Modern track technologies based on high-power ion beams demonstrate synthesis capabilities and modification of materials capabilities. Irradiation with fast heavy ions allows one to control the properties of thin films and nanoparticles embedded in a solid matrix. When a fast heavy ion is moving in solids, a damaged area is formed, which is called “the hidden ion track”. Shortly thereafter, it was understood that ion tracks are narrow (about 5 nm in diameter), stable, chemically active areas, which appear as a result of the incident ion interaction with the target electrons. Later, it was discovered that ion tracks are formed in insulators and poorly conducting semiconductors provided that the electronic energy loss of Se exceeds some threshold value of Se0, the value of which is dependent on the target material. Due to the differences in the chemical reactivity of tracks and their surrounding matrix, nanochannels can be formed in track areas by treating the irradiated material with a suitable etchant. Nanoporous layers of SiO2 integrated into silicon are of particular interest for nanotechnology.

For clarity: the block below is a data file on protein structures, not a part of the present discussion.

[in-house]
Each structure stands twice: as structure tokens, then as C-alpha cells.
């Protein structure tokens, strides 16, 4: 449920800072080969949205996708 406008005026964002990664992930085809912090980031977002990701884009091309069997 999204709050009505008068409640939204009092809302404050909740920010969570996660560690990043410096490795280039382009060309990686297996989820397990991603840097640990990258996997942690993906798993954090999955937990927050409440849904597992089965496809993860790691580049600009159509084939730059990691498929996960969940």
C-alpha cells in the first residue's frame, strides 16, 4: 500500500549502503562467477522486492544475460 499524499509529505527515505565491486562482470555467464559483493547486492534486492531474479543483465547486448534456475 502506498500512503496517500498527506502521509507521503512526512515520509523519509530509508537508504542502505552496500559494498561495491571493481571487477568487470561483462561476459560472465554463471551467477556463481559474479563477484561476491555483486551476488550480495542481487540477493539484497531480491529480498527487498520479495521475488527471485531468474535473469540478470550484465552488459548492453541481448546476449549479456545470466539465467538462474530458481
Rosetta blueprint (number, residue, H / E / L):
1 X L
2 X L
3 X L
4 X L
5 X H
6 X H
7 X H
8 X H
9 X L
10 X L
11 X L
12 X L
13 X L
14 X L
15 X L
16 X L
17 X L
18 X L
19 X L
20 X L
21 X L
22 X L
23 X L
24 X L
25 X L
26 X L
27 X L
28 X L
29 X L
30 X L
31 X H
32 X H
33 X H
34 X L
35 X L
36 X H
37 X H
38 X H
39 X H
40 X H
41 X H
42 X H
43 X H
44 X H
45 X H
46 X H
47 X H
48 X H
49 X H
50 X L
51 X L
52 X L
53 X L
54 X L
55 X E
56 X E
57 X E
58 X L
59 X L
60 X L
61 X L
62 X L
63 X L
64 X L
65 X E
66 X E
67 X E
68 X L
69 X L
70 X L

Scientific and practical significance of the research include in possibility to use the results of work to develop new generations of optoelectronics devices as a template when creating nanowire and cluster systems and active element of gas sensors that are compatible with silicon technology.